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Breaking the Stigma of Chronic and Mental Illness

Posted Nov 01 2012 1:00pm
In addition to using NaNoWriMo for some behind the scenes blog post writing, I've decided to dedicate November to writing about health. I've joined up with many other health bloggers in National Health Blog Post Month. While you'll find my probably offensive untypical sense of humor still around, I'll be talking about health and in particular, my health and how living with both mental illness and chronic illness effect life.


I remember being younger and watching television shows that depicted people with depression, anxiety disorders and obsessive compulsive disorder. I laughed and rolled my eyes thinking, "Wow, those people need to be locked up."

Never knowing that even at that very moment, I was dealing with my own form of mental illness. I just thought I was quirky, and liked things certain ways. I thought that my mind wasn't able to focus properly, and that I was easily distracted by my thoughts. As I got older I began to worry. Was I going crazy? Other people didn't think this way? What did that make me? I jokingly told my husband that I'd come to accept the fact that one day I would snap and would probably need to be institutionalized.

And then I found out what OCD was (not the kind depicted in television shows and movies I had seen). I wasn't just quirky, or easily distracted, or crazy. I was living with obsessive compulsive disorder, depression and general anxiety disorder. And I kept it a secret for years. I didn't want to be locked away. I didn't want people to look at me like I was crazy. I didn't want people to stop loving me. And most importantly, I knew I couldn't rationalize the reasons I thought the things I obsessed about, or the compulsions that came from those obsessions.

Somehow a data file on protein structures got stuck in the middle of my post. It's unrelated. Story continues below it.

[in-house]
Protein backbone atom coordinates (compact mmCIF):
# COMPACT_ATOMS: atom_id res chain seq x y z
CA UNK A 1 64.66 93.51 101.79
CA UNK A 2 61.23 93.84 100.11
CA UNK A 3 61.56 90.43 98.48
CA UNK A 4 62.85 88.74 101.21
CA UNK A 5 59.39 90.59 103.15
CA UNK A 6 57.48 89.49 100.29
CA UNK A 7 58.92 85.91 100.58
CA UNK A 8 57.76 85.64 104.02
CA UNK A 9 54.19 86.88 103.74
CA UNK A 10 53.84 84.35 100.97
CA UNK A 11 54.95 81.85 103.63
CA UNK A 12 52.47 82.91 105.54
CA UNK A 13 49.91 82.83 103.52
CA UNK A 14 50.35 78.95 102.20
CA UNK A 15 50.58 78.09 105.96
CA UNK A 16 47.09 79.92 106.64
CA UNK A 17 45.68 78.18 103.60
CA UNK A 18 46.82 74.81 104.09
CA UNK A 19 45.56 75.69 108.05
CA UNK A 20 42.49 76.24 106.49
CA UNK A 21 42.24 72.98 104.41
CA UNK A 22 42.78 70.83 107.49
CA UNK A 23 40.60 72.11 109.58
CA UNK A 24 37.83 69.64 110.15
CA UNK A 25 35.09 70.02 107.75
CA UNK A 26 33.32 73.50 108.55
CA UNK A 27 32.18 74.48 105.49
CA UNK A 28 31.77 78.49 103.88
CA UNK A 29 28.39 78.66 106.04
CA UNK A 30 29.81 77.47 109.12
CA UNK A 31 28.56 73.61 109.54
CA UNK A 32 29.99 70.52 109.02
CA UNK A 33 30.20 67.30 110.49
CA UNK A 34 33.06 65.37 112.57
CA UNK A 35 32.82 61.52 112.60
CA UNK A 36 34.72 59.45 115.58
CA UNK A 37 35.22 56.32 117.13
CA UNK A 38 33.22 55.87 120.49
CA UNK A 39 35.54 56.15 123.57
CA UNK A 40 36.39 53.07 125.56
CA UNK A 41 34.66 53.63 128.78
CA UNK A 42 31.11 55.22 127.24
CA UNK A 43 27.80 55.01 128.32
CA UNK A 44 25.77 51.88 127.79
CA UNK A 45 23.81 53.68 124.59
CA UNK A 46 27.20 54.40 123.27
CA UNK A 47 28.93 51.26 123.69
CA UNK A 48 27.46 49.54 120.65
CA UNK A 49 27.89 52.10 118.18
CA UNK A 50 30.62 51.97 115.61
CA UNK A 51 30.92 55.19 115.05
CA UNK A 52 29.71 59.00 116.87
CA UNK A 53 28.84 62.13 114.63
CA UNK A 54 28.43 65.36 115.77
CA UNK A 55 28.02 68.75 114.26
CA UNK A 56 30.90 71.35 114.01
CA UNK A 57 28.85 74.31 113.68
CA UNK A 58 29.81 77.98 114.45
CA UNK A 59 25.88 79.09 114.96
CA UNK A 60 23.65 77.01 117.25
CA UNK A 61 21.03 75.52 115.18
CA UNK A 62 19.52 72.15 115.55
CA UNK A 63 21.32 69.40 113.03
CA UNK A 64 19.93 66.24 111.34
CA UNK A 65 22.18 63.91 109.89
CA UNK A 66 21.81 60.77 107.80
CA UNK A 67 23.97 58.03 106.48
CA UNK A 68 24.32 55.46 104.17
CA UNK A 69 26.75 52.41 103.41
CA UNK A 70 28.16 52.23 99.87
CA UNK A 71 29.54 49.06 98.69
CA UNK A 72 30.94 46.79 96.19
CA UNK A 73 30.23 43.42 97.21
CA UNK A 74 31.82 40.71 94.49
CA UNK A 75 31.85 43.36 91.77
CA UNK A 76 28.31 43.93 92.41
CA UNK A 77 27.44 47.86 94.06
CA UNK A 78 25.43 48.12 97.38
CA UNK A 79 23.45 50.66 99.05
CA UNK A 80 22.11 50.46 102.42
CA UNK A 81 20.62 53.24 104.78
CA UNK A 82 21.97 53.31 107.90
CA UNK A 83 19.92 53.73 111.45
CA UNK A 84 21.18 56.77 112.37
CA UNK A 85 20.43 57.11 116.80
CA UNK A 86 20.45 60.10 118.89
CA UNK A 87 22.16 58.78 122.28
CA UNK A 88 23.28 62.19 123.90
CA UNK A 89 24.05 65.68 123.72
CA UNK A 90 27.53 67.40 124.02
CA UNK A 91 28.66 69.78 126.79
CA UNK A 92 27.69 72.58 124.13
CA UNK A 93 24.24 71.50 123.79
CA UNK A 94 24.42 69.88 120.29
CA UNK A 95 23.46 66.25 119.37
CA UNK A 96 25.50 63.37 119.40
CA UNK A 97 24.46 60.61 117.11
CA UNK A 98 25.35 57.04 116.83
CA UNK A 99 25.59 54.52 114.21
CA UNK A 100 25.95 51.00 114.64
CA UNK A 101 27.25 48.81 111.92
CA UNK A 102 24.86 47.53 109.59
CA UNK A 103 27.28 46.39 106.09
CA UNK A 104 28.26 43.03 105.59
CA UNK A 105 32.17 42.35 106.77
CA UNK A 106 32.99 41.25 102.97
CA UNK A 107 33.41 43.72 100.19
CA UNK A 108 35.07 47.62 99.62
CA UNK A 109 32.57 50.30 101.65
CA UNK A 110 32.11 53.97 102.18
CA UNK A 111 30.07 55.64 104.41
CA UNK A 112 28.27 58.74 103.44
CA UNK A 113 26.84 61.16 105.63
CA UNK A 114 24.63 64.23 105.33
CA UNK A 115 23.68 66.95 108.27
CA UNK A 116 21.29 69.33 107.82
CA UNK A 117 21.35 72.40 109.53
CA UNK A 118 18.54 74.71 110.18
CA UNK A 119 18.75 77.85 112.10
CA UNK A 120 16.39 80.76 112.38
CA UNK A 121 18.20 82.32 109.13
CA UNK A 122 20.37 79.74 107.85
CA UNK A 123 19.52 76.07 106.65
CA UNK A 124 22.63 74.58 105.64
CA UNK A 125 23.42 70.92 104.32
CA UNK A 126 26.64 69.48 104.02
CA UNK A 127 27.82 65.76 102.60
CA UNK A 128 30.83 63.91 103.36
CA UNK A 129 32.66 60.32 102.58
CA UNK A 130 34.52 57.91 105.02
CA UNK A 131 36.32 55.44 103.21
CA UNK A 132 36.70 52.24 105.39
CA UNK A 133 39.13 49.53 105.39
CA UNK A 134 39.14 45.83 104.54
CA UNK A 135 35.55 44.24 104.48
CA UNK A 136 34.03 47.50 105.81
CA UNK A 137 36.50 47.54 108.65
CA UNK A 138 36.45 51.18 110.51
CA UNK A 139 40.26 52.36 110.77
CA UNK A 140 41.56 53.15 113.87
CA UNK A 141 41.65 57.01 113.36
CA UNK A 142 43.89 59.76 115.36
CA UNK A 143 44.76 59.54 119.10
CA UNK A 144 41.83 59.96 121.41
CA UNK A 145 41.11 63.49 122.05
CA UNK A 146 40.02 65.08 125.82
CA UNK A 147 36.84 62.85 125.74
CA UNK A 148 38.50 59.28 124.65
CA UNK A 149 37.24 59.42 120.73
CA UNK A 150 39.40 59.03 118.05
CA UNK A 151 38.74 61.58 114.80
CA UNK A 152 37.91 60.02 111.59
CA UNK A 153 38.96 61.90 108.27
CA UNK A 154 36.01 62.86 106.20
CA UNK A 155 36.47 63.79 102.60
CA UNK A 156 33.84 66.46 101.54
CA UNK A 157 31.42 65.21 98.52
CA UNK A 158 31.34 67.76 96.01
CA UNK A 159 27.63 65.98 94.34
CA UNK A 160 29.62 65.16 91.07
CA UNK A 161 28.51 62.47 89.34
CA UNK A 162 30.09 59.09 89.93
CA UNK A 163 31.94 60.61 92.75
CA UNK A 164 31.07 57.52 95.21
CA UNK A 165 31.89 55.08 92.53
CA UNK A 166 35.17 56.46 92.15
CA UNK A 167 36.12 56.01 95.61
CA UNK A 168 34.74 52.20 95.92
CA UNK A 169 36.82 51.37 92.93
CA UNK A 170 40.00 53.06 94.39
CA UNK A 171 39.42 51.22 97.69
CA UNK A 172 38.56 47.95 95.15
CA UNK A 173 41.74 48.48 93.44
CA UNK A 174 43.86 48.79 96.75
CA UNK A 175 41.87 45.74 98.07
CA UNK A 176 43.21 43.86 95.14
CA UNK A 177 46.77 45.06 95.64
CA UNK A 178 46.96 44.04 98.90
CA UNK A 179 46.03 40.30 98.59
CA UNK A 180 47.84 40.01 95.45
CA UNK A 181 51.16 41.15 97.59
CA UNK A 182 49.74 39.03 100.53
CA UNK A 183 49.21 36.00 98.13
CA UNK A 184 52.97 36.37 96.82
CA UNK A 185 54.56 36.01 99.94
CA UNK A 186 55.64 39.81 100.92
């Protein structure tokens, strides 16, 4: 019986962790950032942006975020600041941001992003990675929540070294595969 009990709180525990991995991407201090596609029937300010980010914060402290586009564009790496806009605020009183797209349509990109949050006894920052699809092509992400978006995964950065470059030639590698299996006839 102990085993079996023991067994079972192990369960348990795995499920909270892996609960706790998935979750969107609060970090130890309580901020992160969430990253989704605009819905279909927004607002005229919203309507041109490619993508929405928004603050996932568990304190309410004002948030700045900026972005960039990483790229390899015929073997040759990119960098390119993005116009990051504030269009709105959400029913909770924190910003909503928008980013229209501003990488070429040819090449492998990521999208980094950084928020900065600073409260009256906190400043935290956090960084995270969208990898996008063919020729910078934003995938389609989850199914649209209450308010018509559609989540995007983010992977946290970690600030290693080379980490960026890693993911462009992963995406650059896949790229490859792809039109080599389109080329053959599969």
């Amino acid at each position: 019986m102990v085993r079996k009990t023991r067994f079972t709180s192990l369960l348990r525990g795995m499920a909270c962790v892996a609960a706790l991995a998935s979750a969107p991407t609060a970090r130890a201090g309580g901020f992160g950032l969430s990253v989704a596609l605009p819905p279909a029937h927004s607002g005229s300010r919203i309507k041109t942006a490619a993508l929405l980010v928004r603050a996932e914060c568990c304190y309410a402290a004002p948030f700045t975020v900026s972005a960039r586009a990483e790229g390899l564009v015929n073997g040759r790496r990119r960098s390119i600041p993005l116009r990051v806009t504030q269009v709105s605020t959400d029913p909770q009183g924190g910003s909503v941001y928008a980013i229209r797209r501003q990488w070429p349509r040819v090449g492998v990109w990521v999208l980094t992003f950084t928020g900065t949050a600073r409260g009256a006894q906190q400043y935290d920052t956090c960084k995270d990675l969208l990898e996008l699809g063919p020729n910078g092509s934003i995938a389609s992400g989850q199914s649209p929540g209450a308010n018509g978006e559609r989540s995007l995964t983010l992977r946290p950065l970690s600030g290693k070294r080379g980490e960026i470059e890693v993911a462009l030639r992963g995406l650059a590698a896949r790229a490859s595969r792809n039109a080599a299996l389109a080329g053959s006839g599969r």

Eventually when I did finally come out to the world as mentally ill, I was faced with much of the stigma that applies to mental illness. Explaining my dark thoughts labeled me as suicidal despite my absolute fear of death. My fear of red cars and driving was labeled as superstitious. My fear of social gatherings labeled me introverted, and depression made me look lazy.

But then something amazing happened!

Other bloggers, women I loved and respected opened up about their struggles with mental illness . Women I knew were productive, loving, talented and amazing. And suddenly I wasn't alone.

And I became one of them. A blogger who told it like it is. Who didn't tip toe around the details of mental illness, but laid it out for you. Because people need to know how it feels. People need to understand that we are not broken or worthless. And we are not alone.


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